France coach Didier Deschamps insists he cannot have two left-footed defenders at centre-back in his team following Aymeric Laporte’s shocking claimsSince arriving from Athletic Bilbao in last January for a club record fee of £57m at Manchester City, Laporte has become regarded as one of the best defenders in Europe.But the 24-year-old surprisingly continues to be overlooked by Deschamps for France with the likes of Kurt Zouma and Mamadou Sakho getting the nod instead.This led the uncapped Laporte to make a stunning accusation against Deschamps by claiming it’s personal last week.But the former Juventus boss insists his decision was based purely on footballing reasons.Premier League Betting: Match-day 5 Stuart Heath – September 14, 2019 Going into the Premier League’s match-day five with a gap already beginning to form at the top of the league. We will take a…“I do not understand [why Laporte made those statements]. I do not know,” Deschamps told RMC Sport.“I do not have a problem with anyone. When I choose someone it is not for me. I repeat. I only have one thing to say to him and that is that he continues to perform well.“If you tell me he must be in [Marseille centre-back Adil] Rami’s place then I stop you right away.“Sorry but two left-footed defenders at centre-back at international level… We have a lot of left-footers and few right-footers.”Laporte, who’s played every single one of City’s Premier League games this season, will likely start in today’s clash against Crystal Palace.
0 Part of Fall, or Dodge in Hell feels like a nightmare critique of current life: a meme-destroyed America can no longer tell truth from fiction, and augmented reality glasses make reality bend even further. To battle the overbearing flow of information, everyone has personal editors that curate their feeds… which leads to more reality bubbles. Stephenson admits that our current reality has gotten stranger and darker than most science fiction: “People talk about dystopian fiction and dystopian writers. But we’re in the dystopia right now, because of what social media is doing to our civic institutions and our society.” But Fall goes further, spinning past that. A good half of the book takes place in a digital afterlife patterned on Forthrast’s fantasy online game worlds, and starts to become a sprawling fantasy novel. Biblical overtones abound, with angels, Adam and Eve, and a storyline that Stephenson says is inspired by Paradise Lost. It’s not easy sailing. The book’s level of detail is often daunting. Some sections seem to last forever. I found myself glued to it all, though. And, weeks after I finished reading, the ideas are burning in my brain. Some chapters have ideas that could seed full novels of their own. The inside cover of Fall, or Dodge in Hell, with a mysterious map. Sarah Tew/CNET The book has maps, by the way, a tip of the hat to sprawling epics like Lord of the Rings. “I’ve always loved fantasy and science fiction books with maps in them: you know, ever since Lord of the Rings, and Dune, and so on,” says Stephenson. “I’ve always wanted to do one of those. And the new twist, in this case, is that instead of the landscape being a fixed thing that’s always been there, it…kind of gets built out over time into a fully realized world.” While a digital version is far more portable, seeing the occasional maps pop up in the book (there’s a reason for them) makes the physical version worth it. And by the way, if you’re a frequent Stephenson reader, this book shares many familiar characters as other books: the Shaftoes and the Waterhouses of the Baroque Cycle and Cryptonomicon, and the ever-enigmatic character Enoch Root. Fall shares the same universe with those books and Reamde, but Stephenson says that this might be the end of that: “I mean, never say never. But right now, I would say it’s a cycle that I have written. I think we’ve kind of wound that up with this latest book.” Subscribe: CNET RSS | iTunes | FeedBurner | Google Play | TuneIn | Stitcher See Fall, or Dodge in Hell at AmazonAbout CNET Book ClubThe Book Club is hosted by a pair of self-proclaimed book experts: Dan Ackerman (author of the nonfiction video game history book The Tetris Effect), and Scott Stein, a playwright and screenwriter. We’ll be announcing our next Book Club selection soon, so send us your suggestions and keep an eye out for updates on Twitter at @danackerman and @jetscott. Previous episodes Borne by Jeff VanderMeerWalkaway by Cory DoctorowArtemis by Andy WeirDown the River Unto the Sea by Walter MosleyTen Arguments for Deleting Your Social Media Accounts Right Now by Jaron LanierCNET Book Club: Holiday 2018 gift guide specialTeam Human by Douglas RushkoffJosh Frank on bringing the Marx Brothers and Salvador Dalí togetherTim Maughan asks, what if the internet dies? Blake Crouch messes with your memories in Recursion Subscribe to CNET Book Club: CNET RSS | iTunes | FeedBurner | Google Play | TuneIn | Stitcher Neal Stephenson’s latest book is intimidating. Sarah Tew/CNET If you’re looking for a long, dense, wild read this summer, here’s one that’s 880-plus pages. The weirdly named Fall, or Dodge in Hell is just waiting for you to arrive. Subscribe: CNET RSS | iTunes | FeedBurner | Google Play | TuneIn | Stitcher Neal Stephenson, whose 1992 book Snow Crash defined virtual worlds and the “metaverse” as much as William Gibson’s Neuromancer did cyberspace, has written a number of amazing and challenging books: The Diamond Age, Cryptonomicon, Anathem, Seveneves. His latest book shares the same characters as Reamde, a 2011 book about online game worlds, gold farming and terror cells. But Fall also stands on its own. Richard Forthrast, a legendary game designer, dies and ends up having his brain scanned and uploaded. His consciousness lives on in a virtual afterlife. Meanwhile, the real world keeps going on…and getting increasingly strange. Stephenson is the master of long-scale science fiction: his book Anathem explored civilizations spanning eons, Seveneves starts in the present, and follows the survivors of the destruction of Earth over thousands of years. Fall, or Dodge in Hell starts about now, and moves forward about a hundred years… or more. I won’t spoil the rest. “It’s not a conscious thing,” Stephenson says about his recent trend toward time-spanning books. “I think it’s true of a lot of fantasy and science fiction that it’s all about world building. And a lot of the time, in many cases, those worlds span long periods of time.” We’re in the dystopia right now, because of what social media is doing to our civic institutions and our society. Neal Stephenson Tags CNET Book Club Share your voice Post a comment Culture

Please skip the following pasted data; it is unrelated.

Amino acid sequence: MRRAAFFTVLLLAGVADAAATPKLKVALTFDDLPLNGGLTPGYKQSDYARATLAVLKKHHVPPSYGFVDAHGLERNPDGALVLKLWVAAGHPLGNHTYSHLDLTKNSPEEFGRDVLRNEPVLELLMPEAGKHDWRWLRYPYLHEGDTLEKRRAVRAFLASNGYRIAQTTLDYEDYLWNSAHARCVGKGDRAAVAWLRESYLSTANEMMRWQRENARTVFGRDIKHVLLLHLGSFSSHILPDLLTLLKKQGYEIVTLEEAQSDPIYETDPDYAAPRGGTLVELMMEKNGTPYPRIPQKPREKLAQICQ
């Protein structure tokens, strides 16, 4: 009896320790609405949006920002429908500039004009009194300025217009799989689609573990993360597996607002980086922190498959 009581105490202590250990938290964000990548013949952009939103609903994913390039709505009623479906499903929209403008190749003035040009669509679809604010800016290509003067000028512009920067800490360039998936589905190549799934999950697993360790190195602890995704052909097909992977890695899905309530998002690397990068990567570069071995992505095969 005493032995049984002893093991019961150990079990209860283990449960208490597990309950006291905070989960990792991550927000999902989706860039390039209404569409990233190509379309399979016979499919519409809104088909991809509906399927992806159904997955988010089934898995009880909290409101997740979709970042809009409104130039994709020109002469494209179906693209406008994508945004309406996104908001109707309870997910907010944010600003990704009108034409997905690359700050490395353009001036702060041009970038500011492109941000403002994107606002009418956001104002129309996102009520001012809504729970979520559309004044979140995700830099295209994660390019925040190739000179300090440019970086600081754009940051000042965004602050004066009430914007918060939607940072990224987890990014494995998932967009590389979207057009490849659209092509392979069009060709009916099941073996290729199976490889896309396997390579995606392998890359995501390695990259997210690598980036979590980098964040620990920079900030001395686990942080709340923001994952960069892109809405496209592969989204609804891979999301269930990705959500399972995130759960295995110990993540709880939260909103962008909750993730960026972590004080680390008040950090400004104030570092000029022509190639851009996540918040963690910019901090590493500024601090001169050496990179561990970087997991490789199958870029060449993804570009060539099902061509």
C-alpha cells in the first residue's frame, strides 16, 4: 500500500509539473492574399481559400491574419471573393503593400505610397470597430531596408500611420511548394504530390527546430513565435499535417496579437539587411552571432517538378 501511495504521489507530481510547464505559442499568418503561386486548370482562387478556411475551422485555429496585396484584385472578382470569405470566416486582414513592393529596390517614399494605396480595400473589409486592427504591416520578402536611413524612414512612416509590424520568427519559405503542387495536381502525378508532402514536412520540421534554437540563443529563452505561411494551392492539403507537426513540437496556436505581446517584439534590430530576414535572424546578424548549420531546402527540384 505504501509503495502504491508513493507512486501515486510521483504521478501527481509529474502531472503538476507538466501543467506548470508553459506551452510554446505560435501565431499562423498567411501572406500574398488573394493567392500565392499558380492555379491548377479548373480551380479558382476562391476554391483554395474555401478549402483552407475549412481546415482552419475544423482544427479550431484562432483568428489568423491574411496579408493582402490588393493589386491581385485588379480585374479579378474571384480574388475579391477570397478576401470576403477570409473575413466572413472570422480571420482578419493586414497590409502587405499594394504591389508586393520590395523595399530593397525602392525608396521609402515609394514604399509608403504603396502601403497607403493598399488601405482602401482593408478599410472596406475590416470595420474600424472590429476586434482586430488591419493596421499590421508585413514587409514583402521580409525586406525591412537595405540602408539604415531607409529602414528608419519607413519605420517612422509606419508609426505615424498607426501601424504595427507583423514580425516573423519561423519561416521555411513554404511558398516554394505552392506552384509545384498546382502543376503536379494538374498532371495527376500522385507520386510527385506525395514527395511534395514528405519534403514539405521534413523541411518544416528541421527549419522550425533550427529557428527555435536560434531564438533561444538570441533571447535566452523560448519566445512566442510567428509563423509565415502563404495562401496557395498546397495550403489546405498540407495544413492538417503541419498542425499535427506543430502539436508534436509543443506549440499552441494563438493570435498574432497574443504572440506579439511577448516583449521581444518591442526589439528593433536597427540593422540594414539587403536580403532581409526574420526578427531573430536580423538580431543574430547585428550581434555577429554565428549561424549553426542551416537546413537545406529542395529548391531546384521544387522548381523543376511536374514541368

Aysha Khan ayshabkhan Survey: 1 in 3 Protestants think more stories of abuse by pastors yet to come By: Aysha Khan ayshabkhan Facebook Twitter Pinterest LinkedIn ReddIt Email Share This! Share This! Share This! Facebook Twitter Pinterest LinkedIn ReddIt Email,BOSTON (RNS) — A rash of fires that police say were intentionally set at Jewish community centers in Chicago and around Boston last week has left Jewish groups feeling vulnerable.At the Chabad Center for Jewish Life in Arlington, Mass., where Rabbi Avi Bukiet and his family live about 20 minutes outside of Boston, firefighters were called to put out a shingle fire May 11.Then they were called there again for another fire May 16.Then, about an hour later that day, firefighters responded to a nearby fire at the Chabad Jewish Center in Needham, where Rabbi Mendy Krinsky lives with his family about 30 minutes outside of Boston.Authorities say all three Boston-area fires were deliberately set and are being investigated as potential hate crimes.RELATED: For houses of worship, interfaith collaboration is the future of security Instagram apostasy stirs controversy over Christian ‘influencers’ August 30, 2019 Facebook Twitter Pinterest LinkedIn ReddIt Email,About the authorView All Posts As Amazon burns, Vatican prepares for summit on region’s faith and sustainabilit … August 30, 2019 By: Aysha Khan ayshabkhan Share This! News “Somebody out there wants to hurt us,” wrote Krinsky’s wife, Chanie Krinsky, who co-directs the Needham Chabad, on Facebook after the fire. “Just because we exist. And that is frightening. Hate can’t be reasoned with. Hate just needs to be eradicated. A little bit of light dispels a lot of darkness. Please take this opportunity to help us end this darkness. Do a mitzvah today to bring more light into this world!”No one was injured, and law enforcement officials said they have not determined whether the fires in the two Boston-area towns are connected. Nor have they said whether the incidents were linked to a fire that damaged the Diyanet Mosque in New Haven, Conn., the same week, which police also say was intentionally set.“People are scared but are refusing to be intimidated in any manner,” said the Anti-Defamation League’s New England regional director, Robert Trestan. “An attack on one synagogue is an attack on the entire Jewish community. It’s not just one building.”An attack on a rabbi’s home is particularly alarming, he said.“People lived there,” Trestan said. “It’s not like a synagogue, where it’s closed at night and no one’s there. It’s a reminder that people don’t just pray in a large, established building. And when you try to start a fire at an institution like this, you’re also trying to burn someone’s house down.”Days later, in Chicago, police found Molotov cocktails outside a synagogue and an adjacent Jewish community center over the weekend. Authorities say two attempts were made Saturday night to ignite the Anshe Sholom B’nai Israel Congregation and that windows of cars parked outside the synagogue and another nearby synagogue were smashed.Chicago police released a photo of a man they are trying to identify in relation to the attempted arson on May 19, 2019, at Anshe Sholom B’nai Israel Congregation in Chicago. Photo courtesy of Chicago Police Department“The willful effort to attack a house of worship, to try to burn it down, is a chilling reminder, at a time of rising anti-Semitism in the United States, of the vulnerability of synagogues and other Jewish institutions,” said Laurence Bolotin, director of the American Jewish Committee’s Chicago branch.“While thankfully the attacks did not cause any injuries or damage, this incident is yet another disturbing reminder of the recent escalation in attacks against Jews and Jewish institutions,” David Goldenberg, Midwest regional director for the Anti-Defamation League, said in a statement.Goldenberg pointed to the Boston fires and recent shootings at the Tree of Life synagogue in Pittsburgh and the Chabad of Poway near San Diego, which left a combined 12 worshippers dead.In Massachusetts, the ADL, the local chapter of the Council on American-Islamic Relations and the state fire marshal have offered a combined $21,000 reward for tips leading to the arsonist’s conviction.“This is something which has not just shook (my wife) Luna and myself to the core, but it has shocked the entire community, and they’re sharing that with us,” Avi Bukiet said in a news conference Friday (May 17). “What has gone on … it has targeted not just a Jewish center, it has targeted our personal family and we are hurting because of this.”But Boston’s Jewish community leaders emphasized that the attacks have not broken their community’s spirits and that the chabads’ doors will remain open to all.“We have committed our lives to spreading the universal message of light and love,” Luna Bukiet said. “This will not deter us. If anything, we will double down to bring more goodness into the world and create a better world for all of our children.”Two weeks ago, the Chabad Jewish Center in Needham held a Shabbat service in response to the shooting at the Chabad of Poway. “Our response to cold-blooded, baseless, relentless hatred must be pure, unconditional love and acts of kindness,” the center posted on Facebook. “Today more than ever we must respond to darkness with unyielding light. He brought death to Shul. Let us bring life to Shul!”Earlier this month, video footage also surfaced showing two separate incidents in which Hasidic Jews in Brooklyn were being assaulted and harassed on the streets. Facebook Twitter Pinterest LinkedIn ReddIt Email News • Photos of the Week By: Aysha Khan ayshabkhan Catholicism Facebook Twitter Pinterest LinkedIn ReddIt Email Share This! Cancel replyYou must be logged in to post a comment.,Wilton Gregory installed as new Catholic archbishop of Washington Tagsanti-Semitism Boston Chabad Chabad of Poway Chicago homepage featured synagogue attack,You may also like Aysha Khan Aysha Khan is a Boston-based journalist reporting on American Muslims and millennial faith for RNS. Her newsletter, Creeping Sharia, curates news coverage of Muslim communities in the U.S. Previously, she was the social media editor at RNS.,Add Comment Click here to post a comment Photos of the Week August 30, 2019